Implement callbacks using hooks

Hook callbacks

This provides both a standalone class and a callback for registering and automatically deregistering PyTorch hooks, along with some pre-defined hooks. Hooks can be attached to any nn.Module, for either the forward or the backward pass.

We'll start by looking at the pre-defined hook ActivationStats, then we'll see how to create our own.

class ActivationStats[source][test]

ActivationStats(learn:Learner, modules:Sequence[Module]=None, do_remove:bool=True) :: HookCallback

No tests found for ActivationStats. To contribute a test please refer to this guide and this discussion.

Callback that record the mean and std of activations.

ActivationStats saves the layer activations in self.stats for all modules passed to it. By default it will save activations for all modules. For instance:

path = untar_data(URLs.MNIST_SAMPLE)
data = ImageDataBunch.from_folder(path)
#learn = cnn_learner(data, models.resnet18, callback_fns=ActivationStats)
learn = Learner(data, simple_cnn((3,16,16,2)), callback_fns=ActivationStats)
learn.fit(1)
Total time: 00:02

epoch train_loss valid_loss
1 0.112384 0.083544

The saved stats is a FloatTensor of shape (2,num_modules,num_batches). The first axis is (mean,stdev).

len(learn.data.train_dl),len(learn.activation_stats.modules)
(193, 3)
learn.activation_stats.stats.shape
torch.Size([2, 3, 193])

So this shows the standard deviation (axis0==1) of 2th last layer (axis1==-2) for each batch (axis2):

plt.plot(learn.activation_stats.stats[1][-2].numpy());

Internal implementation

hook[source][test]

hook(m:Module, i:Tensors, o:Tensors) → Tuple[Rank0Tensor, Rank0Tensor]

Tests found for hook:

Some other tests where hook is used:

  • pytest -sv tests/test_callbacks_hooks.py::test_hook_output_basics [source]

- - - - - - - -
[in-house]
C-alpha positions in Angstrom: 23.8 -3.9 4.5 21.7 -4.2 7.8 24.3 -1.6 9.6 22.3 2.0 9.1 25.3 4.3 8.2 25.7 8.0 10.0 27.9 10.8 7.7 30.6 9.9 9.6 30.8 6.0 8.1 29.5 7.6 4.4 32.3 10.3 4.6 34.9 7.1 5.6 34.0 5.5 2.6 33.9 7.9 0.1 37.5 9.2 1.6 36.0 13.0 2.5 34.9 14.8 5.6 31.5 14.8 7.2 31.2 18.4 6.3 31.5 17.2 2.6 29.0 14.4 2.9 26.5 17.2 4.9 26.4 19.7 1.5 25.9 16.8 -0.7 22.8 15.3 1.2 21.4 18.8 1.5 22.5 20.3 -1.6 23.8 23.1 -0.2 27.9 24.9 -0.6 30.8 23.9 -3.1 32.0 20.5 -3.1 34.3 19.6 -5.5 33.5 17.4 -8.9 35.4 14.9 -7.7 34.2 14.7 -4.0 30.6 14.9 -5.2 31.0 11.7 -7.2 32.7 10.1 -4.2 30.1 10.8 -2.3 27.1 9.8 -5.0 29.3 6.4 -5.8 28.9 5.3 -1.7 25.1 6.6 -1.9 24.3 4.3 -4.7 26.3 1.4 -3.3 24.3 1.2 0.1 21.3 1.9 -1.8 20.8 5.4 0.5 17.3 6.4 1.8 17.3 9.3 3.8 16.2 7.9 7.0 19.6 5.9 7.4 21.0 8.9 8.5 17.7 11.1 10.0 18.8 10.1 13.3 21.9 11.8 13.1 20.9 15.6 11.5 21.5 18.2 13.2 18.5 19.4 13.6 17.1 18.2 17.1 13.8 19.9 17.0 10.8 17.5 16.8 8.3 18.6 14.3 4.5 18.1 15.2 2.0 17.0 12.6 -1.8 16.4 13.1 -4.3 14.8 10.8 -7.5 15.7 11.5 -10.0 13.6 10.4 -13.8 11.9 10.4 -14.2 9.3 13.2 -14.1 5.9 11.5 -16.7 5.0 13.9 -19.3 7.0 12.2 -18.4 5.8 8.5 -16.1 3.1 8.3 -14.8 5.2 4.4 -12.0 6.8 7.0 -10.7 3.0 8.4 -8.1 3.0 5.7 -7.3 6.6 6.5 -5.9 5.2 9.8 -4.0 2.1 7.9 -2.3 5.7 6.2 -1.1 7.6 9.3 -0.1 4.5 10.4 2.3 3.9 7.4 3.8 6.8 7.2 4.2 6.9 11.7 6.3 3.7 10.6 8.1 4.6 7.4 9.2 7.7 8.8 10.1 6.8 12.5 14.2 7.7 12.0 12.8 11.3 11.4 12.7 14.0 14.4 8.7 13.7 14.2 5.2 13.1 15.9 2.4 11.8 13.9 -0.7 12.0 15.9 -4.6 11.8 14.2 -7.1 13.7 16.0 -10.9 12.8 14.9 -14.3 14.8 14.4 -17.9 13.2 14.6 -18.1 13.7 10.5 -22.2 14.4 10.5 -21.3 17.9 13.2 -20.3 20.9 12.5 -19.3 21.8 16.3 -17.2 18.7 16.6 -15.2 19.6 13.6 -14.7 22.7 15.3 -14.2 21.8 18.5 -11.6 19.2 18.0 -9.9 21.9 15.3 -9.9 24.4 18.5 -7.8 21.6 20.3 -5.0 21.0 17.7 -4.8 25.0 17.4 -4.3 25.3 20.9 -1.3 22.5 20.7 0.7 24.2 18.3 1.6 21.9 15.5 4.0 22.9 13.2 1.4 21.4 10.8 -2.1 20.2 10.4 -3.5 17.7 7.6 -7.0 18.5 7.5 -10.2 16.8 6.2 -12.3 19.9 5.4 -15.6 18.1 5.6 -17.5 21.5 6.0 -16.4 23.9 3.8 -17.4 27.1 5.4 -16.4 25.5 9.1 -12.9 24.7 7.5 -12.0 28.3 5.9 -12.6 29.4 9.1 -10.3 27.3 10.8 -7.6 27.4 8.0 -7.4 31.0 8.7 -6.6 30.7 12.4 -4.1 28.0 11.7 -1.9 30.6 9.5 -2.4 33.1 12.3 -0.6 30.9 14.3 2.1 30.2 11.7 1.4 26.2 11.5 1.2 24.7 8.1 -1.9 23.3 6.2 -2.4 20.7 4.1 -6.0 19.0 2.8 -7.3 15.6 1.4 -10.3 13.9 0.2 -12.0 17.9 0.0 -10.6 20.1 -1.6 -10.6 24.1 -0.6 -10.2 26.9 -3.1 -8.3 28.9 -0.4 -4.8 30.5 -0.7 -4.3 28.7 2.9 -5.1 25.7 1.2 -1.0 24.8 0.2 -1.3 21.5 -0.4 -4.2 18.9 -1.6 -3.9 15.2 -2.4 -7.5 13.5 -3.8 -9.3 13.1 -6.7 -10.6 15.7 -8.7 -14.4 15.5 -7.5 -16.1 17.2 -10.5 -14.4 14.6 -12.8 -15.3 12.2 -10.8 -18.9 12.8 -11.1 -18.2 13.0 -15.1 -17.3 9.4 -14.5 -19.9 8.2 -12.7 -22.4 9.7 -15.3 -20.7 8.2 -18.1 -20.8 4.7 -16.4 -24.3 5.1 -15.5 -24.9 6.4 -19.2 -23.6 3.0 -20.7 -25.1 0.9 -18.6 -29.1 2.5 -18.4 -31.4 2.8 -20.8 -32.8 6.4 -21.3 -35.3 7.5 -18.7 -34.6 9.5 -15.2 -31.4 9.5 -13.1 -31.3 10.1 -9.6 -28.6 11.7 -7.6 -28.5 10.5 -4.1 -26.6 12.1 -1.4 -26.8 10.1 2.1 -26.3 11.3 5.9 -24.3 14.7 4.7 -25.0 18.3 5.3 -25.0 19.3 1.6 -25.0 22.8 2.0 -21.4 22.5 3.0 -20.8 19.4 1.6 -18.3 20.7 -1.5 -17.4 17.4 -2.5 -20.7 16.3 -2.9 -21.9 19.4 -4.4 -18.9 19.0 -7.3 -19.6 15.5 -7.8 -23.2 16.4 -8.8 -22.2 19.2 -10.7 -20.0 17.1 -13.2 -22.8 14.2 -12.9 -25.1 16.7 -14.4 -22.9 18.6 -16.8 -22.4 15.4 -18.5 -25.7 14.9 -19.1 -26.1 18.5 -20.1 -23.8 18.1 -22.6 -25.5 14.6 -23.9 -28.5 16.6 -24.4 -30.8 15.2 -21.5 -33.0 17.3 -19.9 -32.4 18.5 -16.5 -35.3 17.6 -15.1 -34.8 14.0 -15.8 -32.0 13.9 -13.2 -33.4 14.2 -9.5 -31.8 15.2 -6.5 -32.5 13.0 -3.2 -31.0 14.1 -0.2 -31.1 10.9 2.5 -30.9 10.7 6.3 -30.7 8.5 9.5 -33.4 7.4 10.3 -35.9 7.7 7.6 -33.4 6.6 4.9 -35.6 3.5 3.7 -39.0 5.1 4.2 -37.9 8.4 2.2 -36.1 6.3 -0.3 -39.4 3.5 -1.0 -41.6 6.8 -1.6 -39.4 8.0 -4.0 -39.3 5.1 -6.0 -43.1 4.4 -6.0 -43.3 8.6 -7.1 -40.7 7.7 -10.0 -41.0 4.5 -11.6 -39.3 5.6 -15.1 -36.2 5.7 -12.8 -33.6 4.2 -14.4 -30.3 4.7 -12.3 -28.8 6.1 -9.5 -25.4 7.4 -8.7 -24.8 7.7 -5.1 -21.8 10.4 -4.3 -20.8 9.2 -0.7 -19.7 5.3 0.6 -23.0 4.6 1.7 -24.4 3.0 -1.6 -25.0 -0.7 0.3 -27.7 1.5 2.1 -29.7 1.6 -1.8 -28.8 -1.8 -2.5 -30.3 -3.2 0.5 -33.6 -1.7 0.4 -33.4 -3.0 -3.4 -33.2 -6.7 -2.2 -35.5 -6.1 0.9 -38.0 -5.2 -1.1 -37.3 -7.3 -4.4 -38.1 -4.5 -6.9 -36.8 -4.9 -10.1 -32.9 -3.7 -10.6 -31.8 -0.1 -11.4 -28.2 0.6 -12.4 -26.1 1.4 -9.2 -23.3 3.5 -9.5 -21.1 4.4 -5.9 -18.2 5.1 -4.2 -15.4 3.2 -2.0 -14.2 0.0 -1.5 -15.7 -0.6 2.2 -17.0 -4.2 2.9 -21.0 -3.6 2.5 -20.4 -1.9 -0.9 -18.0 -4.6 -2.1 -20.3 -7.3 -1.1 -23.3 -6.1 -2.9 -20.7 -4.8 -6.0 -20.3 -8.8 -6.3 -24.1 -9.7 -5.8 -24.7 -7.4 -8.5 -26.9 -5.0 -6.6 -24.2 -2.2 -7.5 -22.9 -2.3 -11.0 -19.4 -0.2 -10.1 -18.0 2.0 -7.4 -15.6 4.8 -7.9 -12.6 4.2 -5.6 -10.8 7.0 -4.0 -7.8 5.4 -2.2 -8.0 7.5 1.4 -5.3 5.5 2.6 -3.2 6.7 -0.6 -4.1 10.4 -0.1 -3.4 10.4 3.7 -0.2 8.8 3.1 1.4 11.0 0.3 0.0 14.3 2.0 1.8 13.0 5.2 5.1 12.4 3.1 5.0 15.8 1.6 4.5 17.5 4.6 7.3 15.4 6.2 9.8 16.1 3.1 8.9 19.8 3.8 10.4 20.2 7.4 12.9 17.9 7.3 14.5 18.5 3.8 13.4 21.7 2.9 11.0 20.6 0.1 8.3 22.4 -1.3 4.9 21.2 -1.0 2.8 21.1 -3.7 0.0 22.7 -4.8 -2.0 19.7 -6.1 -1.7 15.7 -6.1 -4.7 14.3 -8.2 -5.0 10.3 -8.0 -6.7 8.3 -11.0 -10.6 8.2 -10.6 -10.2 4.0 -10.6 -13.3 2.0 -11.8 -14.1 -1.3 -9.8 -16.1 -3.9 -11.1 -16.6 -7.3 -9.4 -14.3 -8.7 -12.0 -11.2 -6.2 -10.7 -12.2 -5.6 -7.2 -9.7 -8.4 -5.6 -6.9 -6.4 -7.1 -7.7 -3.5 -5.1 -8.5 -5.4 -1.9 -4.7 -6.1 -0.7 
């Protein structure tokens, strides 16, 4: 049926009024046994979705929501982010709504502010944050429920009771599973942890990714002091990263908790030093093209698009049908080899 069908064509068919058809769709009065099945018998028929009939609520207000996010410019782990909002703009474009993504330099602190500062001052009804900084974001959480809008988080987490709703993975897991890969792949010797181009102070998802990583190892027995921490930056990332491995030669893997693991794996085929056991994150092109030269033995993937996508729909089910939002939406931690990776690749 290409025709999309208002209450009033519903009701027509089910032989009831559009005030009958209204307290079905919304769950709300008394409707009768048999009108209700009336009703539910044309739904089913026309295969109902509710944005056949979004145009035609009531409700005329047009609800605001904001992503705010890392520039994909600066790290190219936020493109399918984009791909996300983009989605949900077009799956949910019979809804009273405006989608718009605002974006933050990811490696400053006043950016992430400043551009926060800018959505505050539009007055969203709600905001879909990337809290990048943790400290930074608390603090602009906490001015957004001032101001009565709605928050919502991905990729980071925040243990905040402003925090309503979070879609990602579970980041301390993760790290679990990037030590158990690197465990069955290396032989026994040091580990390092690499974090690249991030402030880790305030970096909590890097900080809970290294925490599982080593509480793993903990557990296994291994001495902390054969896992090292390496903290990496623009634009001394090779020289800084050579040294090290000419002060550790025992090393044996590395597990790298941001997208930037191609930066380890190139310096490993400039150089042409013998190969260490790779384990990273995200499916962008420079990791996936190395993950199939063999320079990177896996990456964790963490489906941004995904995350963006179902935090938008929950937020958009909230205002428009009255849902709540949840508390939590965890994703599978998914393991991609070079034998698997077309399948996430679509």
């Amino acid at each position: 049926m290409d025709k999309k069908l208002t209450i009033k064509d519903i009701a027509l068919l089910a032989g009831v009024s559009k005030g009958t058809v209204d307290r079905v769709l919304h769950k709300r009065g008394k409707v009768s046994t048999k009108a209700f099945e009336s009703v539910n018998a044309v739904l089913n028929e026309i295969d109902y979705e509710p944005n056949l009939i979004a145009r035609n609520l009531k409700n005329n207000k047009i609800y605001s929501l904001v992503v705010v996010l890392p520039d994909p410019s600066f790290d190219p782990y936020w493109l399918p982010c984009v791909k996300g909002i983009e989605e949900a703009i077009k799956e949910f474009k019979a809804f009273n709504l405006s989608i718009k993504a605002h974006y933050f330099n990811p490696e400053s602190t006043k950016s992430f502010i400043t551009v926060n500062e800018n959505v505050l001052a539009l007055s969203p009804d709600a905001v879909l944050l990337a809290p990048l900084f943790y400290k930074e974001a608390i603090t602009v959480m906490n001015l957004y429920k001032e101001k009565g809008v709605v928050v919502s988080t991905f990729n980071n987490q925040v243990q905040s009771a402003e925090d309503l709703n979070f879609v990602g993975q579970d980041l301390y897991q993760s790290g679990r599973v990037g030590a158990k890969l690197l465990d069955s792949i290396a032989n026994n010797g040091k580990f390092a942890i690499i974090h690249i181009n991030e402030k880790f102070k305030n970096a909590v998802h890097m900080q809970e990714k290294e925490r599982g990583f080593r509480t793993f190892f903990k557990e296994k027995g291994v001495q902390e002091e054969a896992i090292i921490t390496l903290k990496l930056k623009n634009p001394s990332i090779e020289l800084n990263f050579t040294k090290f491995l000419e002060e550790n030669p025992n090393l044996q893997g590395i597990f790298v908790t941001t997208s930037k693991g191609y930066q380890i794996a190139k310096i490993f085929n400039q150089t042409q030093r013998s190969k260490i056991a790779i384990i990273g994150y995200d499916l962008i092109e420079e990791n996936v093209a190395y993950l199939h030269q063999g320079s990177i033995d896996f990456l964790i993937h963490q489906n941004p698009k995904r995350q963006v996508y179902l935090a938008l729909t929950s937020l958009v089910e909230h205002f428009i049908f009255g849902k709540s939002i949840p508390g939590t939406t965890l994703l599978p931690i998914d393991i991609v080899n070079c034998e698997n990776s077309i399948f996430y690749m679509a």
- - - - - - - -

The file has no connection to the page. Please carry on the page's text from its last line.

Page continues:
To run tests please refer to this guide.

Take the mean and std of o.

Callback methods

You don't call these yourself - they're called by fastai's Callback system automatically to enable the class's functionality.

on_train_begin[source][test]

on_train_begin(**kwargs)

No tests found for on_train_begin. To contribute a test please refer to this guide and this discussion.

Initialize stats.

on_batch_end[source][test]

on_batch_end(train, **kwargs)

No tests found for on_batch_end. To contribute a test please refer to this guide and this discussion.

Take the stored results and puts it in self.stats

on_train_end[source][test]

on_train_end(**kwargs)

No tests found for on_train_end. To contribute a test please refer to this guide and this discussion.

Polish the final result.

class Hook[source][test]

Hook(m:Module, hook_func:HookFunc, is_forward:bool=True, detach:bool=True)

No tests found for Hook. To contribute a test please refer to this guide and this discussion.

Create a hook on m with hook_func.

Registers and manually deregisters a PyTorch hook. Your hook_func will be called automatically when forward/backward (depending on is_forward) for your module m is run, and the result of that function is placed in self.stored.

remove[source][test]

remove()

No tests found for remove. To contribute a test please refer to this guide and this discussion.

Remove the hook from the model.

Deregister the hook, if not called already.